Viral glycoproteins are the flexible keys to the cell. By changing shape, they open the cell so that the virus can enter. Libersou et al. show how one glycoprotein helps the vesicular stomatitis virus (VSV) gain access to mammalian cells.
Glycoprotein contortions reshape the viral and cellular membranes, allowing them to fuse. VSV carries a surface glycoprotein called G. Previous work indicated that G has at least three configurations—a pre-fusion state, an intermediate form that interacts with the target cell membrane, and a post-fusion conformation. Using electron microscopy and tomography, Libersou et al. tracked G to determine how its alterations spur fusion of VSV particles.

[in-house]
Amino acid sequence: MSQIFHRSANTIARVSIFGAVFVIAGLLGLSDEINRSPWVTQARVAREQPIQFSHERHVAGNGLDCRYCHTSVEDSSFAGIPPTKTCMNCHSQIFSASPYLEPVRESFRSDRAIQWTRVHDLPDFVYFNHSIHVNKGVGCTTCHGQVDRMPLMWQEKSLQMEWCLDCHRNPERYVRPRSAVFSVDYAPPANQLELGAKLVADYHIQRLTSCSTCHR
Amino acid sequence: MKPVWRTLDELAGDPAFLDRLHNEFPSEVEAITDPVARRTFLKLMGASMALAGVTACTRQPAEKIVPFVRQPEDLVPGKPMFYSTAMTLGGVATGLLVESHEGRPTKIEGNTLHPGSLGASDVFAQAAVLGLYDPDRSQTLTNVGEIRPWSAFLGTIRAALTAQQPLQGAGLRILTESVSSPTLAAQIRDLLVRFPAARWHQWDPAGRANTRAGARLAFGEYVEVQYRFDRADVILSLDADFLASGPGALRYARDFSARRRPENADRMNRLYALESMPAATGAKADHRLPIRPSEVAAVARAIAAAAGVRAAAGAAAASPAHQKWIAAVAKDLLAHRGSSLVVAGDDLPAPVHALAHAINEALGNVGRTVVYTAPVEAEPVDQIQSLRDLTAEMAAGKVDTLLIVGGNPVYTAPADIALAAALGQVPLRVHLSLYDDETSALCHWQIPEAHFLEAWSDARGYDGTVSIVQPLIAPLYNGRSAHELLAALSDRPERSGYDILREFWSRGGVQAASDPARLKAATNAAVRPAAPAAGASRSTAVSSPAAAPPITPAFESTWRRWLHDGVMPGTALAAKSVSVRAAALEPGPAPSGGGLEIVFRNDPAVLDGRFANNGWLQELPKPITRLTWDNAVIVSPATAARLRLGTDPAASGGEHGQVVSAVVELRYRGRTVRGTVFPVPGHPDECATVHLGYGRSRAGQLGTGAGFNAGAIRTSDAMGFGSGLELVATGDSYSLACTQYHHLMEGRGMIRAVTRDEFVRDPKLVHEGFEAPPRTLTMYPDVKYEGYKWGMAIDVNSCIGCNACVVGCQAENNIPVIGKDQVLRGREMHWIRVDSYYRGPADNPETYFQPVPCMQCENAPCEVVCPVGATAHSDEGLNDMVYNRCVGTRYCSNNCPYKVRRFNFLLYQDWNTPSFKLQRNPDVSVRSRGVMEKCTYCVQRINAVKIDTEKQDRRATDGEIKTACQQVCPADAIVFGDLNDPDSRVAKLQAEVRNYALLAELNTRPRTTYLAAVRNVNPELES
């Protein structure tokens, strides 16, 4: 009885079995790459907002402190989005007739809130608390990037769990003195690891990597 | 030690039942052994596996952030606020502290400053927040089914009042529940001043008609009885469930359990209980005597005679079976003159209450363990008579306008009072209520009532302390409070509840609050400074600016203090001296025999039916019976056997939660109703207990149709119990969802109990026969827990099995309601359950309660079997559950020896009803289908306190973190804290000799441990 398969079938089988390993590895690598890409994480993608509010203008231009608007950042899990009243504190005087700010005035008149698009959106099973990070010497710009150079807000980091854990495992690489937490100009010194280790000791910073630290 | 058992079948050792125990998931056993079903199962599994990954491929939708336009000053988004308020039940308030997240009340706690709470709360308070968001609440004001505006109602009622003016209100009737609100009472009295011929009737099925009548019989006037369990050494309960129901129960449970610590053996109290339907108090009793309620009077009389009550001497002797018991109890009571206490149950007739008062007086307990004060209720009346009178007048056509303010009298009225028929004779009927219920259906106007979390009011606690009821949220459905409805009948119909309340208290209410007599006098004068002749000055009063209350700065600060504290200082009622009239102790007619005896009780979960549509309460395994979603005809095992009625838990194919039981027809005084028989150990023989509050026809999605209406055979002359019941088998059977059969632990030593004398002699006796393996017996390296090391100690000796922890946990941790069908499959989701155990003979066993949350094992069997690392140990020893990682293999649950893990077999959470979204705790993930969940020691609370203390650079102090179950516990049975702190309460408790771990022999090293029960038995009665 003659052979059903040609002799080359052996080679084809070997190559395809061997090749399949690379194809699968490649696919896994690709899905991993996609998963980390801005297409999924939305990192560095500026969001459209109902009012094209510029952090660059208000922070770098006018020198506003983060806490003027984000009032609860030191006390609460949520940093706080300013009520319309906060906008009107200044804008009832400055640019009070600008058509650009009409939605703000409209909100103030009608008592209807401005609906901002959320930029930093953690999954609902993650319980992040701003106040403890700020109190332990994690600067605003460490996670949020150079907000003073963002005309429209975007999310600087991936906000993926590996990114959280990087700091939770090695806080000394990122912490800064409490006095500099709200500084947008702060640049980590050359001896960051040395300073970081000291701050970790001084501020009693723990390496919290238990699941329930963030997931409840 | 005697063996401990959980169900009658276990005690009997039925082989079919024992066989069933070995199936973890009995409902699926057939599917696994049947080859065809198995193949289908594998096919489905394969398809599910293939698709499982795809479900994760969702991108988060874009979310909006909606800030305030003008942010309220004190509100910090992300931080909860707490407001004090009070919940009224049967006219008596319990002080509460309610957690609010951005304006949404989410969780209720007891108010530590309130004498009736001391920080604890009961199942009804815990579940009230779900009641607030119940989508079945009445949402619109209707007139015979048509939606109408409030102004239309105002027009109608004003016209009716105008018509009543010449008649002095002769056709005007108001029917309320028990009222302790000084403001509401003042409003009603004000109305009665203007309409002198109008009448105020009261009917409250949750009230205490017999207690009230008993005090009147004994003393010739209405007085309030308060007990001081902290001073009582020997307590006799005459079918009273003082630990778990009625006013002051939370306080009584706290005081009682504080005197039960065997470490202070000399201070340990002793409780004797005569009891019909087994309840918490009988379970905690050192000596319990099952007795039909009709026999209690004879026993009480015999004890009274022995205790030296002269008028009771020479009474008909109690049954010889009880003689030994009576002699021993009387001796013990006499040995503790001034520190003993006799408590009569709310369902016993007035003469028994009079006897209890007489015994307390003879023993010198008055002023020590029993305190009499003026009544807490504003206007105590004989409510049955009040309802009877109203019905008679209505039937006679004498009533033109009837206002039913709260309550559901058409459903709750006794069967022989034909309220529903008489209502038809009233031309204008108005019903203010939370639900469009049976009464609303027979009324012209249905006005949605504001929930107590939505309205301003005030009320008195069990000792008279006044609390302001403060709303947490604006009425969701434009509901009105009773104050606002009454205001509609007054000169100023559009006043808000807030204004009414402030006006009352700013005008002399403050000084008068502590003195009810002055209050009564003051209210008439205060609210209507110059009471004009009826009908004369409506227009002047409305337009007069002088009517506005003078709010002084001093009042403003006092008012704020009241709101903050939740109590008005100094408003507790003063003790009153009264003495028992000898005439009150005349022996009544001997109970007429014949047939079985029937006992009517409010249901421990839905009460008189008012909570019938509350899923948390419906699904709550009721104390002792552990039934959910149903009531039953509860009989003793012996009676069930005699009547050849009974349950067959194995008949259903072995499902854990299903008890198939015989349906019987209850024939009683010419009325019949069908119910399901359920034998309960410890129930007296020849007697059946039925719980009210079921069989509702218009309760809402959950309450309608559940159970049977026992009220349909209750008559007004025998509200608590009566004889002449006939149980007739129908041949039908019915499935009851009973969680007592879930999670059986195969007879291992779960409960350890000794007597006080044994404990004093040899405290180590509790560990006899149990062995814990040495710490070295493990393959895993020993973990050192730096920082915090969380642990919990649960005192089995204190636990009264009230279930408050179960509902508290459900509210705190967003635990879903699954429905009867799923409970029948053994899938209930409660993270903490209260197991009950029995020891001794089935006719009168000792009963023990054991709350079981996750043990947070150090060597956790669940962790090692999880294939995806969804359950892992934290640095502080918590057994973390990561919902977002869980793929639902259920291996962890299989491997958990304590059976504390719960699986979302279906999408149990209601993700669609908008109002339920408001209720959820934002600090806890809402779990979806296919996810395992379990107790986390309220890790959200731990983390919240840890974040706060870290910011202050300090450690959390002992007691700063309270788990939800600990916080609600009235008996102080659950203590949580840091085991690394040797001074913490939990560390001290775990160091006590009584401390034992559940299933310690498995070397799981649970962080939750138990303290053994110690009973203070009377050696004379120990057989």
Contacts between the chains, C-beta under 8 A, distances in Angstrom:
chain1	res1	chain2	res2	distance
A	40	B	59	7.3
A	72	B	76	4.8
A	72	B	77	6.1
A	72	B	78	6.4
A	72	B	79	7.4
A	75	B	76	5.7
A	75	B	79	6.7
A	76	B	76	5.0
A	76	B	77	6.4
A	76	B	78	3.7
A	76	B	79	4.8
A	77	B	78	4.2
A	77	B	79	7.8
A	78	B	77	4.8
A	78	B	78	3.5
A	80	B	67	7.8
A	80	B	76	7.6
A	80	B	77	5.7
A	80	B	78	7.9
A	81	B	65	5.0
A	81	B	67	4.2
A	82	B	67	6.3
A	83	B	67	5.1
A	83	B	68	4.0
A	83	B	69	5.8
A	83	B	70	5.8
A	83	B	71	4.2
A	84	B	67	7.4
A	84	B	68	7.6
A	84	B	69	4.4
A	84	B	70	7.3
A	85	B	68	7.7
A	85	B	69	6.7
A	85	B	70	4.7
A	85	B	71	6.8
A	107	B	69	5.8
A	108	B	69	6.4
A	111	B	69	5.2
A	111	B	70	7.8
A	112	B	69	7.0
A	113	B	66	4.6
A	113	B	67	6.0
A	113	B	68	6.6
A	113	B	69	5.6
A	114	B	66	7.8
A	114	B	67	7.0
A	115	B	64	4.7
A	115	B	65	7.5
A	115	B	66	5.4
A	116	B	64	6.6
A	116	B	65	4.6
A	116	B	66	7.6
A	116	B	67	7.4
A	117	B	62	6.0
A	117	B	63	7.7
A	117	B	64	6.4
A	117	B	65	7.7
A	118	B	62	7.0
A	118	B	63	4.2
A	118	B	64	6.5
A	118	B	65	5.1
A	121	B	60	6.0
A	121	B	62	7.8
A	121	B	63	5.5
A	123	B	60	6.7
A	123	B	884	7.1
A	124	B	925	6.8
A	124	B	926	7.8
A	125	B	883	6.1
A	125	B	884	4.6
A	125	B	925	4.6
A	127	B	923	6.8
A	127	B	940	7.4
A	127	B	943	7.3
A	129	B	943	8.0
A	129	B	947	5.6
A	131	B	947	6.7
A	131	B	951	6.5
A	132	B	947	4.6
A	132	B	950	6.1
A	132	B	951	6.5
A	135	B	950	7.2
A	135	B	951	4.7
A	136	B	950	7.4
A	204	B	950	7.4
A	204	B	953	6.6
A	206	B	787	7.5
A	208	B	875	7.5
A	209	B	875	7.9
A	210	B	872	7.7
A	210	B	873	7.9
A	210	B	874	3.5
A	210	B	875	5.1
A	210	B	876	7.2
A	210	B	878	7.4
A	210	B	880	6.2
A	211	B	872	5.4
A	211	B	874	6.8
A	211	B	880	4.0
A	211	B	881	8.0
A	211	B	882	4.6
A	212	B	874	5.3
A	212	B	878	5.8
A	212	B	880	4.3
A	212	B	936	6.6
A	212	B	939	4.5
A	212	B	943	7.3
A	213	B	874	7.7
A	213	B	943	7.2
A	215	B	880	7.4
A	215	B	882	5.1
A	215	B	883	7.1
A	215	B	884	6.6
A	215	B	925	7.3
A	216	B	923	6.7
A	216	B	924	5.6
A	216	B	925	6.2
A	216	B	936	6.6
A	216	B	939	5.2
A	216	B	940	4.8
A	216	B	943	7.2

Instead of going in tip first, the virus, which is shaped like a bullet, backs in with its flat base. Low pH triggers the viruses to fuse and trips G molecules into the post-fusion arrangement. However, fusion requires more than gymnastics by G. The researchers found that if they reduced the pH just enough so that the glycoproteins distorted into the post-fusion shape, the viral particles remained locked out.
G undergoes another transformation—glycoproteins not located on the viral base interconnect to form helical arrays. The arrays can also reshape membranes, the researchers found. Libersou et al. conclude that fusion requires two rearrangements of G. First, glycoproteins on the viral base remodel and establish a connection with the cell membrane that initiates fusion. Then G molecules on the sides of the virus connect into helices that can deform the viral membrane to fully achieve fusion.